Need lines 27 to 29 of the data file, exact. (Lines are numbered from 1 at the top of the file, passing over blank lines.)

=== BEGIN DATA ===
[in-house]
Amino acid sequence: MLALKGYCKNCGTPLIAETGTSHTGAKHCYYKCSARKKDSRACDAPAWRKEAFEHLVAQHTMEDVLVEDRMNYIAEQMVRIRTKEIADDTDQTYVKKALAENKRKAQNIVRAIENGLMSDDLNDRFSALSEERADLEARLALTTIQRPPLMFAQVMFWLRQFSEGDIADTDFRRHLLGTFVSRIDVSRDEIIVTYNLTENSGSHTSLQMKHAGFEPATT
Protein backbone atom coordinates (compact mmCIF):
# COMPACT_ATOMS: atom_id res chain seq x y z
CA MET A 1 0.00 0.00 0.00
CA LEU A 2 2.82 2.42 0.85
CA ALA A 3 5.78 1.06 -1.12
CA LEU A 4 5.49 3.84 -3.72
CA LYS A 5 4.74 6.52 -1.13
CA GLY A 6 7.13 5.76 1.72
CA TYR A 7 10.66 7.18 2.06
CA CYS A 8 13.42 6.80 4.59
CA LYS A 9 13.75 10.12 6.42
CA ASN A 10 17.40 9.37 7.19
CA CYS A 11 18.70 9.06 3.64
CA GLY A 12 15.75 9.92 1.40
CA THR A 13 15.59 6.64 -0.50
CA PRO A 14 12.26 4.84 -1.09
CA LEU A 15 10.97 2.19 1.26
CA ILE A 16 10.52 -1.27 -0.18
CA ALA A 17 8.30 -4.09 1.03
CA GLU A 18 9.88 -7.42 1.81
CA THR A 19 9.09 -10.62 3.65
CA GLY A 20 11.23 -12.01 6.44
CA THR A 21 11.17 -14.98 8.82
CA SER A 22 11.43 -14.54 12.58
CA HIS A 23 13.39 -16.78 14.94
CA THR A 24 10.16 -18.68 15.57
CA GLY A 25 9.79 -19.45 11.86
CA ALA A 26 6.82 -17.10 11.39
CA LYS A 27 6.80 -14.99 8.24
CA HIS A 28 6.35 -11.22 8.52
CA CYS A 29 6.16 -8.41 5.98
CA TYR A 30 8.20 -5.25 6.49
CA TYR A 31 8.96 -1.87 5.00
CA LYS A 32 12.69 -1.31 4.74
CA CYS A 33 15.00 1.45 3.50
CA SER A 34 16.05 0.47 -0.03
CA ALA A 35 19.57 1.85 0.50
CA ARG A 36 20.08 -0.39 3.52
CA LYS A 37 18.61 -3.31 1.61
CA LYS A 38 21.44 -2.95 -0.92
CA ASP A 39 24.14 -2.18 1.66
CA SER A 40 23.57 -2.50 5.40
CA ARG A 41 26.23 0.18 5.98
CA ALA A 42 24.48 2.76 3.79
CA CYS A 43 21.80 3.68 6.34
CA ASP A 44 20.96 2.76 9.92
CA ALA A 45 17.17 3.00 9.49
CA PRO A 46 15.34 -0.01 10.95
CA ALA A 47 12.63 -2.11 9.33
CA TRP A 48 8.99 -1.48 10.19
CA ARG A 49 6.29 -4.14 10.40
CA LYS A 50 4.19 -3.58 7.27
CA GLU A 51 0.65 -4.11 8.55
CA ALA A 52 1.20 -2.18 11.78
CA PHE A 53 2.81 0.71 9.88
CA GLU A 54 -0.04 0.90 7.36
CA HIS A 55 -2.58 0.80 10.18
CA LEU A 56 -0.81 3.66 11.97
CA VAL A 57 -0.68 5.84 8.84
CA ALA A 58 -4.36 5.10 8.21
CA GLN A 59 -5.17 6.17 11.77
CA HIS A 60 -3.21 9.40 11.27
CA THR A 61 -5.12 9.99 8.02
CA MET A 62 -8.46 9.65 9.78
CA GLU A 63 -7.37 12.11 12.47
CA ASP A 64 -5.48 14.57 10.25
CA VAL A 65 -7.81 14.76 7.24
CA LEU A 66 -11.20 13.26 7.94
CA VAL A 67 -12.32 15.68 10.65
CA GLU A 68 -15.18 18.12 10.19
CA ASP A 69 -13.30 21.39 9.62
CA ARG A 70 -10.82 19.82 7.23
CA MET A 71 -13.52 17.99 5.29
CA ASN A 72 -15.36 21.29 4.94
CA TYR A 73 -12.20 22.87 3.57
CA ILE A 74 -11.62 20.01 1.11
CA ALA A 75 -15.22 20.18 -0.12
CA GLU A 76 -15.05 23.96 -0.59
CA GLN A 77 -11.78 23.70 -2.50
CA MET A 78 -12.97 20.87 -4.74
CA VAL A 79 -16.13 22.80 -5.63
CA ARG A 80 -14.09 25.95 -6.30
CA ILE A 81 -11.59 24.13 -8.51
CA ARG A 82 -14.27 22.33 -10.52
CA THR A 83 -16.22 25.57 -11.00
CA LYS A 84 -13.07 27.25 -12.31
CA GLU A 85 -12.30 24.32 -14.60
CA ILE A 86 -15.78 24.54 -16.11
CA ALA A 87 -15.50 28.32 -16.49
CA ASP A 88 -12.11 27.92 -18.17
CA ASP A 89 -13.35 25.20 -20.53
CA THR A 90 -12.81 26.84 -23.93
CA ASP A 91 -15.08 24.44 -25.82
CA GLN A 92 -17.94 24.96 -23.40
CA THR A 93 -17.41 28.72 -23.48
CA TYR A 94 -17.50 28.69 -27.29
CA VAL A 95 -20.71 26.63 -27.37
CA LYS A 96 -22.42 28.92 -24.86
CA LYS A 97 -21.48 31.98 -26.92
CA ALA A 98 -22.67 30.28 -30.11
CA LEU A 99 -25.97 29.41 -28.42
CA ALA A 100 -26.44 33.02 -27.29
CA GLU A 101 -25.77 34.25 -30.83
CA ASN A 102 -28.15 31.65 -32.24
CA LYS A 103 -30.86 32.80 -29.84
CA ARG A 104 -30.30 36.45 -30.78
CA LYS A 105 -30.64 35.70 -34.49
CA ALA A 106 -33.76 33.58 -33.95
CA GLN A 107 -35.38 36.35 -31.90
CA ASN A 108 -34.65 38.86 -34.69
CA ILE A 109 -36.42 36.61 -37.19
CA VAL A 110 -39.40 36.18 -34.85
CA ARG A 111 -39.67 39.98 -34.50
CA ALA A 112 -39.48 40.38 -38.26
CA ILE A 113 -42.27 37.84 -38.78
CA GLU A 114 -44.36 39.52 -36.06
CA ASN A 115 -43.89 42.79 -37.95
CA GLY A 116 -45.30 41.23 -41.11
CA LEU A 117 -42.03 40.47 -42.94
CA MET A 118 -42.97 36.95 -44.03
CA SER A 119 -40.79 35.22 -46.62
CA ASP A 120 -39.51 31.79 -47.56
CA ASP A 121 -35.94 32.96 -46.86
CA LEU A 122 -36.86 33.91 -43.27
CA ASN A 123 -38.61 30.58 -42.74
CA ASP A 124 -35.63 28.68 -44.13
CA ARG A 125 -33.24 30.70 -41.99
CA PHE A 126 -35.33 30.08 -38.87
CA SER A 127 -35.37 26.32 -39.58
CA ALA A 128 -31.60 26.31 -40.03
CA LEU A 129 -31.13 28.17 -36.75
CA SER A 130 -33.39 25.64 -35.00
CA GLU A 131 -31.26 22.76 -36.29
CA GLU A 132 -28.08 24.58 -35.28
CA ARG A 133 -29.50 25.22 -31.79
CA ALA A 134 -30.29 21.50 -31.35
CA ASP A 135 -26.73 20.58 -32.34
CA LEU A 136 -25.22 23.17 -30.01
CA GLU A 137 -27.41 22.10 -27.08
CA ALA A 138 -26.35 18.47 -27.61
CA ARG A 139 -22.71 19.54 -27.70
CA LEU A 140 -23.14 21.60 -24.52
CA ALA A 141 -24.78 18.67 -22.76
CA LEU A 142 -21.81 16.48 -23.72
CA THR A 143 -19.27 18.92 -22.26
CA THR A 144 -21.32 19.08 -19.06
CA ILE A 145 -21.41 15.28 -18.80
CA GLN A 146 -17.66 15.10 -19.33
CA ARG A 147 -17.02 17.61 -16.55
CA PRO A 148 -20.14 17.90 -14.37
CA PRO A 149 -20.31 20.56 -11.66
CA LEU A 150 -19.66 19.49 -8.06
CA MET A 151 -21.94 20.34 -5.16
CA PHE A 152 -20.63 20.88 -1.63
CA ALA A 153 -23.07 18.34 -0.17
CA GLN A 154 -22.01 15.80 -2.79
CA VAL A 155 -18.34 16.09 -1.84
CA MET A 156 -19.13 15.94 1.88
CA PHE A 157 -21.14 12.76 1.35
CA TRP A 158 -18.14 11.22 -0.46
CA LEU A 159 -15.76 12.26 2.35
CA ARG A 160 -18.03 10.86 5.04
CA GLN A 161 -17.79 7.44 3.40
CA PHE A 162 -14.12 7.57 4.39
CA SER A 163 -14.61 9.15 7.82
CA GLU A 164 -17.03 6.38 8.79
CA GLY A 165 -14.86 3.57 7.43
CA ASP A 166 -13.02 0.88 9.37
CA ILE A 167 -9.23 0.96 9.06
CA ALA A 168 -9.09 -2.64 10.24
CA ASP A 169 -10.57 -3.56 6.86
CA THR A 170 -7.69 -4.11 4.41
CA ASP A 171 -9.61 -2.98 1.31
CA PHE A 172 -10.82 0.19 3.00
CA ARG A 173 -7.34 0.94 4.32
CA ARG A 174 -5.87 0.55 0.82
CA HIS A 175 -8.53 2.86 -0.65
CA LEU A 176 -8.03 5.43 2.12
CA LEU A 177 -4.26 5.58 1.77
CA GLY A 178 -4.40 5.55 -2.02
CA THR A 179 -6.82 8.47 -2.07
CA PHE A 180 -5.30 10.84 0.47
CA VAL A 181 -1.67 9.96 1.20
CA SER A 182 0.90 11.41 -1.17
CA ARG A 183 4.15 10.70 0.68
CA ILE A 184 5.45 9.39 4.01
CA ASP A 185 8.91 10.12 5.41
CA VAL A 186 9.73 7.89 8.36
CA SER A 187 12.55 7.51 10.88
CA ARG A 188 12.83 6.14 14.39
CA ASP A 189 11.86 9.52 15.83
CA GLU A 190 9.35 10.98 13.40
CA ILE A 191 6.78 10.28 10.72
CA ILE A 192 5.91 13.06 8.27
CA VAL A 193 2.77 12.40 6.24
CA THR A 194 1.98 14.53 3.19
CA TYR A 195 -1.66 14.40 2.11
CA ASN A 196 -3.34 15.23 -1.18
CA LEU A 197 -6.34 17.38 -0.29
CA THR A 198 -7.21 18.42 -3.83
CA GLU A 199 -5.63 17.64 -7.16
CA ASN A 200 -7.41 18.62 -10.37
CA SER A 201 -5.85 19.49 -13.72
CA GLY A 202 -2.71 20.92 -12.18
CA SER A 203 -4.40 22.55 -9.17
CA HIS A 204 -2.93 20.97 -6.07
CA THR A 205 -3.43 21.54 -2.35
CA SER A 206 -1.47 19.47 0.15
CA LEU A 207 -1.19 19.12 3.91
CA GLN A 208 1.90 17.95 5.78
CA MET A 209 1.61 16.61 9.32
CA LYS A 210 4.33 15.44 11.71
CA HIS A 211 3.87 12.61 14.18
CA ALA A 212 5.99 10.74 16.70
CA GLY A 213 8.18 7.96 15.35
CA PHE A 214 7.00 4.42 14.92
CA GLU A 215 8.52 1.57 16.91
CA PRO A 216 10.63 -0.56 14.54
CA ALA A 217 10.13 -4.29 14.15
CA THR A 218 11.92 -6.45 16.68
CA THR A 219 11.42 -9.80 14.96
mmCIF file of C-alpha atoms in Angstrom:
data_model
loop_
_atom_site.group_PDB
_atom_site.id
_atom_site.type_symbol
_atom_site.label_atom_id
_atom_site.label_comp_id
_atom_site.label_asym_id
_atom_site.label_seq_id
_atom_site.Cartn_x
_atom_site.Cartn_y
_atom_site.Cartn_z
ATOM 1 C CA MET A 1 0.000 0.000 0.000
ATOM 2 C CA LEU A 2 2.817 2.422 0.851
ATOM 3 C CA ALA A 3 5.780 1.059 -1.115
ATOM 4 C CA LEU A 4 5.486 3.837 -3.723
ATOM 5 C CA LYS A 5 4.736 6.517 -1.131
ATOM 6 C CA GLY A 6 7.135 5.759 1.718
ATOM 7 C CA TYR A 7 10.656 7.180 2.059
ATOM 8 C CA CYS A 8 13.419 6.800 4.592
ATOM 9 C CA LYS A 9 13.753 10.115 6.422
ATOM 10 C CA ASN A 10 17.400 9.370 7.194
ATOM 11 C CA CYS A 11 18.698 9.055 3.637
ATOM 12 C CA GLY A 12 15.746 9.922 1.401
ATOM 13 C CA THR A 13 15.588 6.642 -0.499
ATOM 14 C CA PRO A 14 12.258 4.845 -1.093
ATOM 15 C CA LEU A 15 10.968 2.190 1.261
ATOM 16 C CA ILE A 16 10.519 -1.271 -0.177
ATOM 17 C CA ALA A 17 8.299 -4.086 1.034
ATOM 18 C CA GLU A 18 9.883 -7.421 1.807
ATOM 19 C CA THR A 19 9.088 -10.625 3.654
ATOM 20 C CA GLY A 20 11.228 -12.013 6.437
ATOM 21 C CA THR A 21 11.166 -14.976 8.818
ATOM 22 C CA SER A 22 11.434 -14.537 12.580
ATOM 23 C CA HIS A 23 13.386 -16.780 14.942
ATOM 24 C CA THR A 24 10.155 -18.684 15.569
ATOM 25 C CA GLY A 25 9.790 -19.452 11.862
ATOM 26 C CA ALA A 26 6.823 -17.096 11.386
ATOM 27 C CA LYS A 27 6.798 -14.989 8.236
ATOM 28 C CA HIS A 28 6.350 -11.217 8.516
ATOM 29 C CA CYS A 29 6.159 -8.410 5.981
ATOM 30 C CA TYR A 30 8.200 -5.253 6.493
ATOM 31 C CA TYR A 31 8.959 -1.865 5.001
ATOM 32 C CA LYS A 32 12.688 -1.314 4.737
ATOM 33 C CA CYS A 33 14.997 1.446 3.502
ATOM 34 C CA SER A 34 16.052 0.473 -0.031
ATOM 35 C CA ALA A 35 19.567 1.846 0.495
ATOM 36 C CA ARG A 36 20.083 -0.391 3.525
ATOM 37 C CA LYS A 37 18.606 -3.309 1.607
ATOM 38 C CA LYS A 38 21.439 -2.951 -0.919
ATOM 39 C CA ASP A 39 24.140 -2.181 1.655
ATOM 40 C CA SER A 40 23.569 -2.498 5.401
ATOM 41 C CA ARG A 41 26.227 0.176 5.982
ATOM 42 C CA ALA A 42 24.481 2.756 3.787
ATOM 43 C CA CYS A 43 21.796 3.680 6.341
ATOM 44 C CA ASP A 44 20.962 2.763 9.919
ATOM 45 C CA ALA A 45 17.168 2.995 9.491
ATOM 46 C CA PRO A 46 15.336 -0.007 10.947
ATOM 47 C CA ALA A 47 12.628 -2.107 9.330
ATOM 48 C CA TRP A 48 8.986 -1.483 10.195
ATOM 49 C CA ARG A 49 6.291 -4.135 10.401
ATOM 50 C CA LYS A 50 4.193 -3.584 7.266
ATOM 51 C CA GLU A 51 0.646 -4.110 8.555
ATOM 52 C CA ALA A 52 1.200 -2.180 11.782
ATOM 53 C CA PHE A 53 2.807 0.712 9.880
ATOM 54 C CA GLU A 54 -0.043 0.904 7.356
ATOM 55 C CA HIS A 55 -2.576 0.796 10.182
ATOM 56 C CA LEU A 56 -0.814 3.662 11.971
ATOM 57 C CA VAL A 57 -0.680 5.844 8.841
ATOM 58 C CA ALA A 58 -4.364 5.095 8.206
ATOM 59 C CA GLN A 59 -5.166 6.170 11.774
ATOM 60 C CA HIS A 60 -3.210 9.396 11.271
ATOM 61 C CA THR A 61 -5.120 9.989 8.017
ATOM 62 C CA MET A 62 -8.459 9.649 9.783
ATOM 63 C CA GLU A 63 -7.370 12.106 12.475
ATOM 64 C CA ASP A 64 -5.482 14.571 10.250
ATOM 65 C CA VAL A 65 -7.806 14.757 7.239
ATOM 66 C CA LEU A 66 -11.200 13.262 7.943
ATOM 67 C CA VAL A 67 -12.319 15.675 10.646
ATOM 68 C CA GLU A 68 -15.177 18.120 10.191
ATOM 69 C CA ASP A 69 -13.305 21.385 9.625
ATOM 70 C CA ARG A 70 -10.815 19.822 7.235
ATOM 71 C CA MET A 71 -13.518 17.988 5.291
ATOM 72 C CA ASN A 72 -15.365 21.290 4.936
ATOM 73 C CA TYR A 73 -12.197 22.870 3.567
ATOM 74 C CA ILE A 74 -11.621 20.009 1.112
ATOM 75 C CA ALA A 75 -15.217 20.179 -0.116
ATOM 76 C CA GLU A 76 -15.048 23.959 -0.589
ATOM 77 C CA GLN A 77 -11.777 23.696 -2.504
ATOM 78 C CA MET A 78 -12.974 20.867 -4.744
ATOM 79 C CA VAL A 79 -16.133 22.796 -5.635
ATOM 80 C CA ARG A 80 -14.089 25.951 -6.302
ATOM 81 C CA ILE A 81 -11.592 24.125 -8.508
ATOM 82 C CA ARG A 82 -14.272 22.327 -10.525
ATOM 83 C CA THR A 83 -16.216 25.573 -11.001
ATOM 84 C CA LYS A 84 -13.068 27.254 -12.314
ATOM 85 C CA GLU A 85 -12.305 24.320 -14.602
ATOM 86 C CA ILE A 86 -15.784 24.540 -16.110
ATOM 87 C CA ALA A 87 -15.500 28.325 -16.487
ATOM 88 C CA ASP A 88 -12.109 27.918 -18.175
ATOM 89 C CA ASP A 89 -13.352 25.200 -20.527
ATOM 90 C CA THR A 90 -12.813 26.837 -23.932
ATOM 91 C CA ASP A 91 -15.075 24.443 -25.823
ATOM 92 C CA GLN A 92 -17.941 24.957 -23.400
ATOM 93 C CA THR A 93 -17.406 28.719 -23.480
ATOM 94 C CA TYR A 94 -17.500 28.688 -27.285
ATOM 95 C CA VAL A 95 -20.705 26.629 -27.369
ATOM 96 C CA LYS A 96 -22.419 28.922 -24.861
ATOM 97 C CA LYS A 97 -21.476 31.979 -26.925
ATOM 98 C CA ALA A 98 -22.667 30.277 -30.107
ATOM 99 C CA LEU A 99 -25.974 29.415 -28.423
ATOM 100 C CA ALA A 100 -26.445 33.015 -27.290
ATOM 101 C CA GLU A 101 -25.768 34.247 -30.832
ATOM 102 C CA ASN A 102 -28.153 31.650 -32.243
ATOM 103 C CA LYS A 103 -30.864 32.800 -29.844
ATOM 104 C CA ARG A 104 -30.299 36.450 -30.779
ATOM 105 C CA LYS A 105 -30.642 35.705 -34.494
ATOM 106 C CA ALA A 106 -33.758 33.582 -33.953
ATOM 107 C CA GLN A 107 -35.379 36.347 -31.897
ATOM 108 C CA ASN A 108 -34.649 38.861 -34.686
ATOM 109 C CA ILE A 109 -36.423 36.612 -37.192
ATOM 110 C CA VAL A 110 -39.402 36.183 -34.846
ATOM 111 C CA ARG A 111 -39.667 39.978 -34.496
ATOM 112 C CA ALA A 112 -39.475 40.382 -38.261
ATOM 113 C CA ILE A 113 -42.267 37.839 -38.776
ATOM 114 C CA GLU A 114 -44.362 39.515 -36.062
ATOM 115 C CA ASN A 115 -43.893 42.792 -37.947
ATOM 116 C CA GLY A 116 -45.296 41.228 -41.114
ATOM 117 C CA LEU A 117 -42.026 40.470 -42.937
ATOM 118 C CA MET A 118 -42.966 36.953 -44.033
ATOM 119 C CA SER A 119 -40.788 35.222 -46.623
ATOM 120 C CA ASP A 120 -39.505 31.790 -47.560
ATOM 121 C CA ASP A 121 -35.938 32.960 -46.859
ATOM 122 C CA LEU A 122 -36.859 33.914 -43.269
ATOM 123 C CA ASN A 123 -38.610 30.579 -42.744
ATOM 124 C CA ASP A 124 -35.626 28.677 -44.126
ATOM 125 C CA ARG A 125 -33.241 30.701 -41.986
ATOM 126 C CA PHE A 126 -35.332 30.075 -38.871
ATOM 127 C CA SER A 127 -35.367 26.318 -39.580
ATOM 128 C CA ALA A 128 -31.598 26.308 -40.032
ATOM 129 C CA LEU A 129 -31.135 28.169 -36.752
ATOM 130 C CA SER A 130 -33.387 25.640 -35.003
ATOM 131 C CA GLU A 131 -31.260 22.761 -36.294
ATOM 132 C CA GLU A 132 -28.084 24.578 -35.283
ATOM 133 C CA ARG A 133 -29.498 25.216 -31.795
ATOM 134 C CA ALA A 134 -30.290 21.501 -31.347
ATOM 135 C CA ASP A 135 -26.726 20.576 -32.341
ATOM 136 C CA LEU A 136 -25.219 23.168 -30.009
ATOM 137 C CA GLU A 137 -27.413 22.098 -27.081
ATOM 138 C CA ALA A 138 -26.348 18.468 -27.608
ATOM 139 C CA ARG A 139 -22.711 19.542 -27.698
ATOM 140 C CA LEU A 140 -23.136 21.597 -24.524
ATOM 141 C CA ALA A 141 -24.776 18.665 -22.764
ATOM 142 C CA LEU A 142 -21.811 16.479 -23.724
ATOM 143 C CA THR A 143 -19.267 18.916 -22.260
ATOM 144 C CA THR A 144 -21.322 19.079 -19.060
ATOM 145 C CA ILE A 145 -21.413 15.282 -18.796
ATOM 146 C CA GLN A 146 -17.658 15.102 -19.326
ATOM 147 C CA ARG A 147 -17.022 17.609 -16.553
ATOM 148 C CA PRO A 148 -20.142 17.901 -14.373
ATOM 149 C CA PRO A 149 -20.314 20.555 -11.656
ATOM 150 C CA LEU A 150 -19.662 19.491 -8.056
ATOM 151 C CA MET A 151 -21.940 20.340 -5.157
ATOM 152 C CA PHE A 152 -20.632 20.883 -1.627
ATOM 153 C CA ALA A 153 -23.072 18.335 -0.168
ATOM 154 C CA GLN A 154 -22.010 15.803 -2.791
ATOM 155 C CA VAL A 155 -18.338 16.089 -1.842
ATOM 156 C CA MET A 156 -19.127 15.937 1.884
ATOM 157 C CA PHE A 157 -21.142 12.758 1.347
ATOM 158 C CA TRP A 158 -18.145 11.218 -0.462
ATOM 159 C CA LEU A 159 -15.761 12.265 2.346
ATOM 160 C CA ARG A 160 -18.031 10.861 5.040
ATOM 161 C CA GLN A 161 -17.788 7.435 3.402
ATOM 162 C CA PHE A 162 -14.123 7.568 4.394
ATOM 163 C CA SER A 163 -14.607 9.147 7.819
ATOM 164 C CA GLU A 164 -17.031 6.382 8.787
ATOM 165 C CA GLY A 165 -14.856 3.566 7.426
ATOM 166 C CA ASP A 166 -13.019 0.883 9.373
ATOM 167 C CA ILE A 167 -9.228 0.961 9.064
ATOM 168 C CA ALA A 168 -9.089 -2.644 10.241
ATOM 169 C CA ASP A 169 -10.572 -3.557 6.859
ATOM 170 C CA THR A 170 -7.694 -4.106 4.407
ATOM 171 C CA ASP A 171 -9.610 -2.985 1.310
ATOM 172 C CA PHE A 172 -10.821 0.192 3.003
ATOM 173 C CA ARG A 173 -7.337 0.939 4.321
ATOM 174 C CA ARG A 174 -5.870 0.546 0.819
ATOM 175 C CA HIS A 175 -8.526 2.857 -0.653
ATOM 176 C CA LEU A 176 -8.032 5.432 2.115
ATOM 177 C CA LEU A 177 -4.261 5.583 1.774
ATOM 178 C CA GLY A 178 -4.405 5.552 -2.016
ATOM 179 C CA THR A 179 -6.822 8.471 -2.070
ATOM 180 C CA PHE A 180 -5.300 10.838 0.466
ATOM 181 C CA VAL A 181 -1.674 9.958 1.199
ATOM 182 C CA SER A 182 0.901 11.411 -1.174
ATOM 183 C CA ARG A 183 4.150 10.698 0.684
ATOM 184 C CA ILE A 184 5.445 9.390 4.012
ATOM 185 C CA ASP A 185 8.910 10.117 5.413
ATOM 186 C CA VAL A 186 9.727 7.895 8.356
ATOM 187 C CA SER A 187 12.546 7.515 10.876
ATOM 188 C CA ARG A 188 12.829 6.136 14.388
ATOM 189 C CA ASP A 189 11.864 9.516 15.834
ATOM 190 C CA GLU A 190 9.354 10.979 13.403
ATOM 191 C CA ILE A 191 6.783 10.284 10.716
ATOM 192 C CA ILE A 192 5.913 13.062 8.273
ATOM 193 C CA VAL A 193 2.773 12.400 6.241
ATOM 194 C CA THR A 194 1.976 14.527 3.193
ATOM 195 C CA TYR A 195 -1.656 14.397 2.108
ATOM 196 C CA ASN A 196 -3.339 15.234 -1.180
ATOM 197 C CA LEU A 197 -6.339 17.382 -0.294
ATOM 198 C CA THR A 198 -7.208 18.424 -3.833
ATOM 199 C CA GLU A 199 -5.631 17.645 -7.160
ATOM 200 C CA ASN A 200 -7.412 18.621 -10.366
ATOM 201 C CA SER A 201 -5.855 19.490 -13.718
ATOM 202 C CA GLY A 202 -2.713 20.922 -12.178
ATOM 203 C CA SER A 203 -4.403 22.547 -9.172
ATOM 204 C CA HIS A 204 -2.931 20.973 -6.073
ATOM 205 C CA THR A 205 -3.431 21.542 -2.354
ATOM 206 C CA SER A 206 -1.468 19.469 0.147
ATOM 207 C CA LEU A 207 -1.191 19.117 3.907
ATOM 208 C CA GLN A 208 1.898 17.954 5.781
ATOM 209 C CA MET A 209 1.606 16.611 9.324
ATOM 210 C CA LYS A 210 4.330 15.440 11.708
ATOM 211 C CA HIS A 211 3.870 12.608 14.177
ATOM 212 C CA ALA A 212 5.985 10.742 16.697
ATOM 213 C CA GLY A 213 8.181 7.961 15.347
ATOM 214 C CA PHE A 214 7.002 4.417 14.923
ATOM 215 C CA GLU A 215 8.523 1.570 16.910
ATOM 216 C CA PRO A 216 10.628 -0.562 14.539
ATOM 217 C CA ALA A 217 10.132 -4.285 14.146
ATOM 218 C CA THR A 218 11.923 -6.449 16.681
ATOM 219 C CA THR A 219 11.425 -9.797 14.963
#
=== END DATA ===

CA HIS A 23 13.39 -16.78 14.94
CA THR A 24 10.16 -18.68 15.57
CA GLY A 25 9.79 -19.45 11.86